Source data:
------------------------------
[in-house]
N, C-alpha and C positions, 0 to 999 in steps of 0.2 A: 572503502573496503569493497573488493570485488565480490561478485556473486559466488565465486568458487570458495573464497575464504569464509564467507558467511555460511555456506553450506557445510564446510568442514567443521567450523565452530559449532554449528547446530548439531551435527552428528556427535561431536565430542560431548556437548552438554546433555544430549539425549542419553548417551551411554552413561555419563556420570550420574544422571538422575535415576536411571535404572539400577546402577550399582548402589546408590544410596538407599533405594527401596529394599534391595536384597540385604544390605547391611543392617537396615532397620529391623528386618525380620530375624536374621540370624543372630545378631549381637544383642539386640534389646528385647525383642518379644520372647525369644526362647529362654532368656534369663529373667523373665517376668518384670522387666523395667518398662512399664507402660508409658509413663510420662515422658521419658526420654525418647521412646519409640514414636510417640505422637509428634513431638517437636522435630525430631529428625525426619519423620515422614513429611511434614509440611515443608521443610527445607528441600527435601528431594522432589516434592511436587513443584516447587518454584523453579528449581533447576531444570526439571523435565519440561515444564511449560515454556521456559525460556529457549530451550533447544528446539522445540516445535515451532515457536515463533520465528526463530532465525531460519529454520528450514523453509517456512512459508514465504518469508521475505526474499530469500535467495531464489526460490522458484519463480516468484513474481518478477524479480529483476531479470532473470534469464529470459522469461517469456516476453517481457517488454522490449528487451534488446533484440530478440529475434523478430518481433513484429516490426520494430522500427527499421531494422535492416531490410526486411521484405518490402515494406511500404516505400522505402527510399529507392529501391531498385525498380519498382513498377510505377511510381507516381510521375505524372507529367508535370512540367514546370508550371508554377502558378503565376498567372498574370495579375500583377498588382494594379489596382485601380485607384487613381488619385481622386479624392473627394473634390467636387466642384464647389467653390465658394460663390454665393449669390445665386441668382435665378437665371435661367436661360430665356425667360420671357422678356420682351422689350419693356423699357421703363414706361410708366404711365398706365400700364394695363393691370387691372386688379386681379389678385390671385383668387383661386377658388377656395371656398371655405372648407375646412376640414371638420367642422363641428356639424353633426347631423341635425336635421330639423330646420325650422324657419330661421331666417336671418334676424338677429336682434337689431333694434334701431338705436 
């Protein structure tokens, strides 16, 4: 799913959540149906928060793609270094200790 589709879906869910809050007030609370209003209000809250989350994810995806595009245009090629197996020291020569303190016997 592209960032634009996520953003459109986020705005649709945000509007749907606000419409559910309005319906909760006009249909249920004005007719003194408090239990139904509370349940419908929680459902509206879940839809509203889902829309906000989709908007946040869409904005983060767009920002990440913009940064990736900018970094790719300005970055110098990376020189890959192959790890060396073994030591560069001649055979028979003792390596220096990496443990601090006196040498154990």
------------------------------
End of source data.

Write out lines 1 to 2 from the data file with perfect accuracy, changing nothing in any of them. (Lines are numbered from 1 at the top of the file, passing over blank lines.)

[in-house]
N, C-alpha and C positions, 0 to 999 in steps of 0.2 A: 572503502573496503569493497573488493570485488565480490561478485556473486559466488565465486568458487570458495573464497575464504569464509564467507558467511555460511555456506553450506557445510564446510568442514567443521567450523565452530559449532554449528547446530548439531551435527552428528556427535561431536565430542560431548556437548552438554546433555544430549539425549542419553548417551551411554552413561555419563556420570550420574544422571538422575535415576536411571535404572539400577546402577550399582548402589546408590544410596538407599533405594527401596529394599534391595536384597540385604544390605547391611543392617537396615532397620529391623528386618525380620530375624536374621540370624543372630545378631549381637544383642539386640534389646528385647525383642518379644520372647525369644526362647529362654532368656534369663529373667523373665517376668518384670522387666523395667518398662512399664507402660508409658509413663510420662515422658521419658526420654525418647521412646519409640514414636510417640505422637509428634513431638517437636522435630525430631529428625525426619519423620515422614513429611511434614509440611515443608521443610527445607528441600527435601528431594522432589516434592511436587513443584516447587518454584523453579528449581533447576531444570526439571523435565519440561515444564511449560515454556521456559525460556529457549530451550533447544528446539522445540516445535515451532515457536515463533520465528526463530532465525531460519529454520528450514523453509517456512512459508514465504518469508521475505526474499530469500535467495531464489526460490522458484519463480516468484513474481518478477524479480529483476531479470532473470534469464529470459522469461517469456516476453517481457517488454522490449528487451534488446533484440530478440529475434523478430518481433513484429516490426520494430522500427527499421531494422535492416531490410526486411521484405518490402515494406511500404516505400522505402527510399529507392529501391531498385525498380519498382513498377510505377511510381507516381510521375505524372507529367508535370512540367514546370508550371508554377502558378503565376498567372498574370495579375500583377498588382494594379489596382485601380485607384487613381488619385481622386479624392473627394473634390467636387466642384464647389467653390465658394460663390454665393449669390445665386441668382435665378437665371435661367436661360430665356425667360420671357422678356420682351422689350419693356423699357421703363414706361410708366404711365398706365400700364394695363393691370387691372386688379386681379389678385390671385383668387383661386377658388377656395371656398371655405372648407375646412376640414371638420367642422363641428356639424353633426347631423341635425336635421330639423330646420325650422324657419330661421331666417336671418334676424338677429336682434337689431333694434334701431338705436 